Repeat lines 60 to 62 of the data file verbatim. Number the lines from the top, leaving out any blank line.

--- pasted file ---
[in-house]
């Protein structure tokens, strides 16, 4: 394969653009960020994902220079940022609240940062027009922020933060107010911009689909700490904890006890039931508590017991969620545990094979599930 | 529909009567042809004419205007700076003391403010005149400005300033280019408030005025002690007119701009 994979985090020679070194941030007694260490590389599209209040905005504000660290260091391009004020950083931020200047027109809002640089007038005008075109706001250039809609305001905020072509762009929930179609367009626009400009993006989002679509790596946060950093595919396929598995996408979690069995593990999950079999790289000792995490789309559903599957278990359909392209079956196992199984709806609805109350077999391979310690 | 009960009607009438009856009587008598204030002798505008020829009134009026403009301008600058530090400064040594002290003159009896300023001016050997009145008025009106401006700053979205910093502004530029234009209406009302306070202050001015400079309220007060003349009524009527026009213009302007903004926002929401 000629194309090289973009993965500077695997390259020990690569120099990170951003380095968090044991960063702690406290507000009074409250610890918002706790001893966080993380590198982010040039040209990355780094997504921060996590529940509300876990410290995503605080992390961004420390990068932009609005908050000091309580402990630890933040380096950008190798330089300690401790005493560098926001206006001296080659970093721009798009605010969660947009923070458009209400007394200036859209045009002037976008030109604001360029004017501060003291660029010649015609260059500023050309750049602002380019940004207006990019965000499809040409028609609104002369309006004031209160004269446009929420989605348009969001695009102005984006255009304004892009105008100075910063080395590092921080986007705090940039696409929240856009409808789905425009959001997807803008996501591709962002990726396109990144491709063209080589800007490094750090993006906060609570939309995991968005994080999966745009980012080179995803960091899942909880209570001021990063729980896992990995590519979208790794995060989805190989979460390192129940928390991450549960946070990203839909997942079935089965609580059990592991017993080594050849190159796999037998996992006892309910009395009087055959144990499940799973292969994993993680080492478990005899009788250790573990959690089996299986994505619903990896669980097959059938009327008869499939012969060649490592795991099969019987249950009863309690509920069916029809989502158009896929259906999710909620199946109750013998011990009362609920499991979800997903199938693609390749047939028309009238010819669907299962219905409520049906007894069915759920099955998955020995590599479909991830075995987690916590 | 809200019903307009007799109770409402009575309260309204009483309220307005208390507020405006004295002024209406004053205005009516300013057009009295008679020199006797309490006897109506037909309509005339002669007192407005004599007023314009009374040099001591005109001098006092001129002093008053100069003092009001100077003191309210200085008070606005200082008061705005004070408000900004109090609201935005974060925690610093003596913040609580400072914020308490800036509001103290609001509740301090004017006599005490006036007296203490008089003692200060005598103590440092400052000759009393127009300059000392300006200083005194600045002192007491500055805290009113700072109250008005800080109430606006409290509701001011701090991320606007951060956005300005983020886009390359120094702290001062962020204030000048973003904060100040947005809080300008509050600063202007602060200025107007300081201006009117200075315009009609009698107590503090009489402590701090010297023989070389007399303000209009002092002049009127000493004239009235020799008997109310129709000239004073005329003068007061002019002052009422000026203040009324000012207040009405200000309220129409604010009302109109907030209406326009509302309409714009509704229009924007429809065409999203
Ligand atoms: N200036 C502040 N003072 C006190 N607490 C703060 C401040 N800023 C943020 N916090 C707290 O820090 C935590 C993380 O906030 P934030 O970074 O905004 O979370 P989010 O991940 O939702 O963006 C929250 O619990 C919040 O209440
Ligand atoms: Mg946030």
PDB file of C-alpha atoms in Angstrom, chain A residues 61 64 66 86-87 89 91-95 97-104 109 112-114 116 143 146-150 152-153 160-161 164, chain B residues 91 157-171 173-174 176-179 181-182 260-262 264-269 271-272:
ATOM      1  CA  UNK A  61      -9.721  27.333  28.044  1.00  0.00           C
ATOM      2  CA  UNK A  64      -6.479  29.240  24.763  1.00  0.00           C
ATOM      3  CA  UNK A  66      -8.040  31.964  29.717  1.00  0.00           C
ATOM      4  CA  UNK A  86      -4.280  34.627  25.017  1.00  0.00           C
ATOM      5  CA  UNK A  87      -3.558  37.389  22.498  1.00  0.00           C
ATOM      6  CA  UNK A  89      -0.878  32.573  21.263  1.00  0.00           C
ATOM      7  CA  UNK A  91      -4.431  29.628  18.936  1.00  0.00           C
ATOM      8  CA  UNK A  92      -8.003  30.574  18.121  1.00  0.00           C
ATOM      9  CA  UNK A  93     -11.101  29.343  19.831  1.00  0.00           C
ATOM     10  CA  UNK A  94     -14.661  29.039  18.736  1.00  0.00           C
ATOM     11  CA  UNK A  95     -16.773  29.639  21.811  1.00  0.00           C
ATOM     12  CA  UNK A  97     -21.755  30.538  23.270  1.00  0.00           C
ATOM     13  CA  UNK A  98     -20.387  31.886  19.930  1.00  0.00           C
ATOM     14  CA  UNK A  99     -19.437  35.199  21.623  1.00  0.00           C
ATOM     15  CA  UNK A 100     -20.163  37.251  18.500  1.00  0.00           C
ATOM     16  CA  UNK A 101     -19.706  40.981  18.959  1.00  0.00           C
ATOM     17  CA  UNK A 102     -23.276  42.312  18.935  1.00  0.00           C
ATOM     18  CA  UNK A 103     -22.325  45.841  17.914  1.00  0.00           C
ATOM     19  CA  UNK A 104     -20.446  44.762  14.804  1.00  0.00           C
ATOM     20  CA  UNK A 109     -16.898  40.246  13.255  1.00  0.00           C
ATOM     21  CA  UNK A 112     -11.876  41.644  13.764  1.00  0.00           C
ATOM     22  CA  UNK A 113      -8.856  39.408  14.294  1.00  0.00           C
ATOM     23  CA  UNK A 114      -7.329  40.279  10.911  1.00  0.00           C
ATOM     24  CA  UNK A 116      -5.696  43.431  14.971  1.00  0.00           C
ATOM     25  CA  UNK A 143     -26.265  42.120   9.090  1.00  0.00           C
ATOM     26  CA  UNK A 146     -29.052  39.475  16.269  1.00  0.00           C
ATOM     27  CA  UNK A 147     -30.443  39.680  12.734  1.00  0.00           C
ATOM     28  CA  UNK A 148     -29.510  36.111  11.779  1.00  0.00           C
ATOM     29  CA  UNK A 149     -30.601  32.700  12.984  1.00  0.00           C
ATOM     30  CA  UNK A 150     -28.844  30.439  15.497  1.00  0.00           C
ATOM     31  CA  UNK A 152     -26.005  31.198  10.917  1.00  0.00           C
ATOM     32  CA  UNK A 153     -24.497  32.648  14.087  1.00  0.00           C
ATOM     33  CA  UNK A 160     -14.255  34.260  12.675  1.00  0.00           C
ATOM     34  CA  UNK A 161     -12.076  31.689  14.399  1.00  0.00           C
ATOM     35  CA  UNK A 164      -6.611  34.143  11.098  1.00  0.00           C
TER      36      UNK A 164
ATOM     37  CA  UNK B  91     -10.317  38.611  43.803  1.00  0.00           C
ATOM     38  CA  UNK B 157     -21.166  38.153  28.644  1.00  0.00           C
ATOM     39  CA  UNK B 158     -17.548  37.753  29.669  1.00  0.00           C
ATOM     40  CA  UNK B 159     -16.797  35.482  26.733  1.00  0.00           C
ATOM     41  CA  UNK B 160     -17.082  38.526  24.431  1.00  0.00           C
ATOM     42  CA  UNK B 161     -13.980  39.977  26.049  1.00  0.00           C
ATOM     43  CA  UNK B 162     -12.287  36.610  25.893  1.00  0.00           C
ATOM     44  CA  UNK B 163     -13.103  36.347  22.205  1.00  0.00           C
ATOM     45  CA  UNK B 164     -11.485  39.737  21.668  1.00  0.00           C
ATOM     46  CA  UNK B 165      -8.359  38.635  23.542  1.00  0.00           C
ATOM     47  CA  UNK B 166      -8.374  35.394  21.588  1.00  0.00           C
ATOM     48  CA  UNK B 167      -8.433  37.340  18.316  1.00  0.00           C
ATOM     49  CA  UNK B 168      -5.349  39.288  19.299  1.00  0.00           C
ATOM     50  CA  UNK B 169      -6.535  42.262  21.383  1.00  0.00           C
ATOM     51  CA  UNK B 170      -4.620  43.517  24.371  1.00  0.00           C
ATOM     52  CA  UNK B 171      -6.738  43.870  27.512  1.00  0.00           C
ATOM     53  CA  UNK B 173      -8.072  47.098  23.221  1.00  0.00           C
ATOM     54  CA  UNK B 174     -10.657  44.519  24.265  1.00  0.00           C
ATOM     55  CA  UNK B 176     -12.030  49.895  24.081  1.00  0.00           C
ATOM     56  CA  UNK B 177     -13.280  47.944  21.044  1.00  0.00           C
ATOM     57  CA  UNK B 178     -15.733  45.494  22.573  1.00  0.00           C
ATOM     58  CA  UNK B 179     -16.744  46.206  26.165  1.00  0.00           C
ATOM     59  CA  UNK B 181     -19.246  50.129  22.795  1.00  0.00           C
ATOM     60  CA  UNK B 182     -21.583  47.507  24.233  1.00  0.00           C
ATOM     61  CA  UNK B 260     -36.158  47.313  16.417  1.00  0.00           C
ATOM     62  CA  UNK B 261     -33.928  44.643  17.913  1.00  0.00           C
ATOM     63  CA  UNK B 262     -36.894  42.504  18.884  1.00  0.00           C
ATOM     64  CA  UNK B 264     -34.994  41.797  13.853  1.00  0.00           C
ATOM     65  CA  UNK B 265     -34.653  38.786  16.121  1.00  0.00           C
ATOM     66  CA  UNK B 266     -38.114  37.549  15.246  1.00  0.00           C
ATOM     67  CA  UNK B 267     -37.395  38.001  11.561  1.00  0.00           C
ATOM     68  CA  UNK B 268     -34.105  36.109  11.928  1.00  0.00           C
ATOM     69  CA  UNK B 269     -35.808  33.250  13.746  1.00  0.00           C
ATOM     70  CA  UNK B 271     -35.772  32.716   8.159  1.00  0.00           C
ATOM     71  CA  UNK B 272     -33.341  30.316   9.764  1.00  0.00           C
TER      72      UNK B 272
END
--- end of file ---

ATOM     55  CA  UNK B 176     -12.030  49.895  24.081  1.00  0.00           C
ATOM     56  CA  UNK B 177     -13.280  47.944  21.044  1.00  0.00           C
ATOM     57  CA  UNK B 178     -15.733  45.494  22.573  1.00  0.00           C